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TV remote control for dogs has a 'paws' button

Canine channel surfers could soon commandeer your television with a remote control designed just for dogs.

Wagg remote
I have no idea what I'm doing.

You're watching football, rooting for your favorite team, when all of a sudden the television changes over to a nature special on the secret lives of cats. "Bad Floofypants! Turn the channel back!" And that's the moment you regret hooking your dog up with its own TV remote control. This could be reality soon. UK pet-food brand Wagg is behind an unusual gadget that gives pups the power to channel surf.

Wagg teamed with Ilyena Hirskyj-Douglas, a researcher with a specialty in animal-computer-interaction design at the UK's University of Central Lancashire. Animal-computer-interaction design is an amazingly adorable field of research described as "focusing on the design and use of machines for animals, particularly on the interface and how the animal can interact." Talk about squee-science.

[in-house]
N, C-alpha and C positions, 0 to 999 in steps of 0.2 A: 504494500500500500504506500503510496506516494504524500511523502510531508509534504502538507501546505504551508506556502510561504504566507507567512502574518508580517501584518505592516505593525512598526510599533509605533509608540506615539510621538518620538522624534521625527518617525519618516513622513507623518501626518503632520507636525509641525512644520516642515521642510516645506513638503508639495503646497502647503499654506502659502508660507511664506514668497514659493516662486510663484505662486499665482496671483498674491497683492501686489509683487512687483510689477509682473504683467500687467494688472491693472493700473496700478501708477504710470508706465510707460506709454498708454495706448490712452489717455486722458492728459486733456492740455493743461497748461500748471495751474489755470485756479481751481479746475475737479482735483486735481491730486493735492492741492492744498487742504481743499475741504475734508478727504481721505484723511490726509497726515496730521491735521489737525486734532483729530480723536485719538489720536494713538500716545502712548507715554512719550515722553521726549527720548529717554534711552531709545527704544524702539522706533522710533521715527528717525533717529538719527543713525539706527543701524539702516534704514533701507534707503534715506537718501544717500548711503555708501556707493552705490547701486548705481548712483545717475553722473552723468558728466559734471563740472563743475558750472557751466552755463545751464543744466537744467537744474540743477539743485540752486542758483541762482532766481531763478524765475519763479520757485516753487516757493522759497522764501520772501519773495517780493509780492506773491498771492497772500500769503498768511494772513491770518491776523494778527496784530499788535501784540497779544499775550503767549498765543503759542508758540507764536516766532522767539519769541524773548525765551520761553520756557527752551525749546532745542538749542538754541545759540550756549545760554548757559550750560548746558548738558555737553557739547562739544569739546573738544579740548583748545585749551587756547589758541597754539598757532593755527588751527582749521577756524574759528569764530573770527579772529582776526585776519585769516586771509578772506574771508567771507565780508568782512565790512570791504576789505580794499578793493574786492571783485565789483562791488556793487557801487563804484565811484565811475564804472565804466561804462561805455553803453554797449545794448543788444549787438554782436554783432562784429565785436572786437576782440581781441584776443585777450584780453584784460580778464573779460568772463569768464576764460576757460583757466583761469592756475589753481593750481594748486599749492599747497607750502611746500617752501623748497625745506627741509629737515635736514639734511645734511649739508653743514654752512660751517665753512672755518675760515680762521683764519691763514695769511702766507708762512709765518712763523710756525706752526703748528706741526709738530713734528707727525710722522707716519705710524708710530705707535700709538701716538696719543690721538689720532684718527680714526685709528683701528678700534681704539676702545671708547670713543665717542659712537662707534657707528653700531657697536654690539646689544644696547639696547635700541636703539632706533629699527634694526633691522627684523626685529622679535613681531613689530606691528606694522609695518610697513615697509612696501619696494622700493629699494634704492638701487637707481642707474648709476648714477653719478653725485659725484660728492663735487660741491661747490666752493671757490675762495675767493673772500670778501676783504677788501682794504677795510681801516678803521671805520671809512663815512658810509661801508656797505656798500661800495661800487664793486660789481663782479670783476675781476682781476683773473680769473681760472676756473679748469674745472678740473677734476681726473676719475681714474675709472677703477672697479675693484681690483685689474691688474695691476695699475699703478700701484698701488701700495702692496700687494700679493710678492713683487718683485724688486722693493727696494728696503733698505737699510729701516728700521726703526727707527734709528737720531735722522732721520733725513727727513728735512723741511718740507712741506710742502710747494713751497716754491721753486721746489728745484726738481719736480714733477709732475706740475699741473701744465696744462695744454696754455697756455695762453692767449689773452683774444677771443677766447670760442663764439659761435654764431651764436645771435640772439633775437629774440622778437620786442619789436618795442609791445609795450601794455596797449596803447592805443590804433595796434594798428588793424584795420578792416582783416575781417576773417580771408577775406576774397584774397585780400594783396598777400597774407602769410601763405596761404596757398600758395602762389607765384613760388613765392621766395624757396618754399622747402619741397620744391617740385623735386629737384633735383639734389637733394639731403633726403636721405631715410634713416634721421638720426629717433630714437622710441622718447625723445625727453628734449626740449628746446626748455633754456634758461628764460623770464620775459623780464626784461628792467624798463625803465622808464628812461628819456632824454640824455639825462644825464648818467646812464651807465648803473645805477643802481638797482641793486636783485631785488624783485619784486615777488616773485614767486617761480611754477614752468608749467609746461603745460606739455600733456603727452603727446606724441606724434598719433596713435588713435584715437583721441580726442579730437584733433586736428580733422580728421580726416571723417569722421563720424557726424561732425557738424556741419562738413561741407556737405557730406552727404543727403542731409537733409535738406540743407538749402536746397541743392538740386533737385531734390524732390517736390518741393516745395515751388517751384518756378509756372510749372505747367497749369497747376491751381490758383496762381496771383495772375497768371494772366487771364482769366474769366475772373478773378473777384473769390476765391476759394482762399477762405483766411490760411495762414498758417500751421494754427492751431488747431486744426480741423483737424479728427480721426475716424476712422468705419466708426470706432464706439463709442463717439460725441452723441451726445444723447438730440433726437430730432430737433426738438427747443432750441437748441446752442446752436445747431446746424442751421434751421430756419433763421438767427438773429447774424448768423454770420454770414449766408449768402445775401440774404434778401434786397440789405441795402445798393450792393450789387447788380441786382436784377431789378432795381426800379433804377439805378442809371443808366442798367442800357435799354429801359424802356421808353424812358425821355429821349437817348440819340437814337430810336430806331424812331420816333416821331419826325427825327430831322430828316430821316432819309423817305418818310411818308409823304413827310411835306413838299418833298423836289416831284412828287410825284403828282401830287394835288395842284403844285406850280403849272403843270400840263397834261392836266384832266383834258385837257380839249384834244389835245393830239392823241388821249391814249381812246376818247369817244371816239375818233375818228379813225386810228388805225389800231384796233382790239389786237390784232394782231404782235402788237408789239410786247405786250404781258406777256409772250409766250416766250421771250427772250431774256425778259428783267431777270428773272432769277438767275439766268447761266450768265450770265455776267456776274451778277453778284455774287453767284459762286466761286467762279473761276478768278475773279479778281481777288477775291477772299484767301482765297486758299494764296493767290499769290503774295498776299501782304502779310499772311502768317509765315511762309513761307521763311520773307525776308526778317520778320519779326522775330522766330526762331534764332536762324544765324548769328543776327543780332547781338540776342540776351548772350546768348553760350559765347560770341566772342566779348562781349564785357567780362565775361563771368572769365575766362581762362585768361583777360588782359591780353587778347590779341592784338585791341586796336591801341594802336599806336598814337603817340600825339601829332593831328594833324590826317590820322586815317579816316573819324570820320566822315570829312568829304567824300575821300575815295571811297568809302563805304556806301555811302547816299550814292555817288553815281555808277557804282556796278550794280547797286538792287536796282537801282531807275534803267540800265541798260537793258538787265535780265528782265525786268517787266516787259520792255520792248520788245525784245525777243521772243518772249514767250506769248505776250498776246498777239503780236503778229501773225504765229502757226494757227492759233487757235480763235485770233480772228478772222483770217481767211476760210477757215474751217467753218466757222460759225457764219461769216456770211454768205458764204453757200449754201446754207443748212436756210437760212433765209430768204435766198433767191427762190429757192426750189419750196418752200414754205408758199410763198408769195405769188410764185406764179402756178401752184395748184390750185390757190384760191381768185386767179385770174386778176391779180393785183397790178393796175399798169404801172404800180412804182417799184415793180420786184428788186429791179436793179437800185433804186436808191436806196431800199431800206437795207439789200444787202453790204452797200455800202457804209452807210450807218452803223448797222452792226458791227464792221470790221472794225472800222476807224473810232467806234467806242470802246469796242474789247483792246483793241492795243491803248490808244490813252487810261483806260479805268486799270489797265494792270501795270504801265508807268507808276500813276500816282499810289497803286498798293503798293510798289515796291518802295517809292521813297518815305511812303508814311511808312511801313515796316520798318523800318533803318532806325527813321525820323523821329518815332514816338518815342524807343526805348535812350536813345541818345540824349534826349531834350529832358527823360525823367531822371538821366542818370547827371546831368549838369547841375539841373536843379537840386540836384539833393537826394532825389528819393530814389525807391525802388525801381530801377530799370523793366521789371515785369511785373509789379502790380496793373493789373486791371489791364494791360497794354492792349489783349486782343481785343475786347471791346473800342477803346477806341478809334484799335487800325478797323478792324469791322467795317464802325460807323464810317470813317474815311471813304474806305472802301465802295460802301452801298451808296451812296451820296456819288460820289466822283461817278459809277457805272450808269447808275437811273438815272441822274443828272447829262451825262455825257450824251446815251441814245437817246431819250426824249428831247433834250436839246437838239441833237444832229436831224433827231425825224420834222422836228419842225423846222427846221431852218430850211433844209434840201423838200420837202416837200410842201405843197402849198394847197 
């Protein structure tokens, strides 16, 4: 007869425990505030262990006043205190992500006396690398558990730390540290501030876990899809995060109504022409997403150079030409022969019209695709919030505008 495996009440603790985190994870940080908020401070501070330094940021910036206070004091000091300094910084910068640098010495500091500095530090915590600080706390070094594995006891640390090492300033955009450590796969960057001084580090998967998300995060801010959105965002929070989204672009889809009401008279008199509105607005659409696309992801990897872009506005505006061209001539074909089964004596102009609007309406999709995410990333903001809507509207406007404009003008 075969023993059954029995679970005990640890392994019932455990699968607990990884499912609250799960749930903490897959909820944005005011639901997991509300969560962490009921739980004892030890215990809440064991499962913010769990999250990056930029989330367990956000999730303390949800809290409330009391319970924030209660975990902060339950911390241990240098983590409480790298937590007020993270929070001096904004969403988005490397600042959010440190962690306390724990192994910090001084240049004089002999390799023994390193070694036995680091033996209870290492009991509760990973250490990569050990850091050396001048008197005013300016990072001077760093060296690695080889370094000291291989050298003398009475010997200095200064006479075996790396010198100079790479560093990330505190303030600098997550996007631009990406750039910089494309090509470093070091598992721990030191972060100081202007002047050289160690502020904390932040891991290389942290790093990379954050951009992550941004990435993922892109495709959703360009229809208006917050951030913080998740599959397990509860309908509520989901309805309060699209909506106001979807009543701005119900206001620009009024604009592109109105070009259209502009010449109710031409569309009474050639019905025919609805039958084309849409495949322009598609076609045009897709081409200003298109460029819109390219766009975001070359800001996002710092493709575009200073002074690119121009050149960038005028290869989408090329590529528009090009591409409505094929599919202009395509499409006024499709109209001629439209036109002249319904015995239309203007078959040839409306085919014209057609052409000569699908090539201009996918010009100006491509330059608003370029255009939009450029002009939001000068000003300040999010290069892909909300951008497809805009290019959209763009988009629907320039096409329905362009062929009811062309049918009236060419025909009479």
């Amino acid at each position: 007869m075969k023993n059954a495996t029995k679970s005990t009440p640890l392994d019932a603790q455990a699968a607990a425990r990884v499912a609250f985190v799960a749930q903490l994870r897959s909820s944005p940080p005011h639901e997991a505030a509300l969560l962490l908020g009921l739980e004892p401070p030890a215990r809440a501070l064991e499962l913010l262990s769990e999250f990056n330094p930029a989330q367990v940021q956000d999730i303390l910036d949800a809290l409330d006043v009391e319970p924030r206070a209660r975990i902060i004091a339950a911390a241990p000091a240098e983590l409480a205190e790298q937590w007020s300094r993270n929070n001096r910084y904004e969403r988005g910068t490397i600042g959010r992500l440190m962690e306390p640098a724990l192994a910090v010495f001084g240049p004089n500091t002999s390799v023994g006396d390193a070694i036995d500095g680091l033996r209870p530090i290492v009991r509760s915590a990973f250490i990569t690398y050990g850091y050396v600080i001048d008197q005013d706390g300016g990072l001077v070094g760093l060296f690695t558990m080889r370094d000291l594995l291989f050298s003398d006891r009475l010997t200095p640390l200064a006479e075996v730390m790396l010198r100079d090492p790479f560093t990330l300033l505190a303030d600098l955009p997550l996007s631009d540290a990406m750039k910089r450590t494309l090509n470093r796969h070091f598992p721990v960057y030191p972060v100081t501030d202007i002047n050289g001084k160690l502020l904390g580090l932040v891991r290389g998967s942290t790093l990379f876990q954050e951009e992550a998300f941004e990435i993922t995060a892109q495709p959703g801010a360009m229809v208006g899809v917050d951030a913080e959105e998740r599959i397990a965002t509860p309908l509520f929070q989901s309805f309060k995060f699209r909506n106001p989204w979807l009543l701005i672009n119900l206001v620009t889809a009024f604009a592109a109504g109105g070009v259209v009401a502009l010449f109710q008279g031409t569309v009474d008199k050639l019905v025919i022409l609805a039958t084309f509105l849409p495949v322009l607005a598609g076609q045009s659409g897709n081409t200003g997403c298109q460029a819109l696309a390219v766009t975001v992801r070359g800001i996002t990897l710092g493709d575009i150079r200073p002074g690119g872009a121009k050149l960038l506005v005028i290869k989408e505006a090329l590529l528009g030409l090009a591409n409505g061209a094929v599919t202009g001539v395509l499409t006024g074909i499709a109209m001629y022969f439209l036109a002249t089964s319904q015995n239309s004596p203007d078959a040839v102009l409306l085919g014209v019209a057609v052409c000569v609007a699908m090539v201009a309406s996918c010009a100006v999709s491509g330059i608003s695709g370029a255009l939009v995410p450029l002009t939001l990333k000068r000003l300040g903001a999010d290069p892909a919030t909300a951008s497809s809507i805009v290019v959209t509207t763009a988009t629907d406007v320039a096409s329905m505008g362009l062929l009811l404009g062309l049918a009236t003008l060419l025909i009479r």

"Recent research found the average dog now watches more than nine hours of TV a week, showing that technology is already playing a huge part in our pets' lives," Hirskyj-Douglas said.

The remote is thoughtfully designed with dog capabilities in mind. The yellow and blue color scheme is easy for canines to see, and large buttons are sized for paws. The whole thing is made from waterproof plastic just in case Fido slobbers on it or decides it would be a good place for a piddle.

A built-in hole lets puppy parents attach a rope toy, turning the entire remote into a portable plaything. The buttons make lower-frequency squeaking noises specifically chosen to appeal to a dog's sense of hearing.

The gadget is a prototype, so you can't run out to the closest pet-supply store and buy one for your favorite couch poochtato. If trials are successful, Wagg says it will approach tech companies about putting the remote into production. Then you can decide if you truly want to relinquish control over your television to your dog's viewing tastes. You'll probably end up watching a lot more "Lassie" reruns then you ever wanted.

(Via Technabob)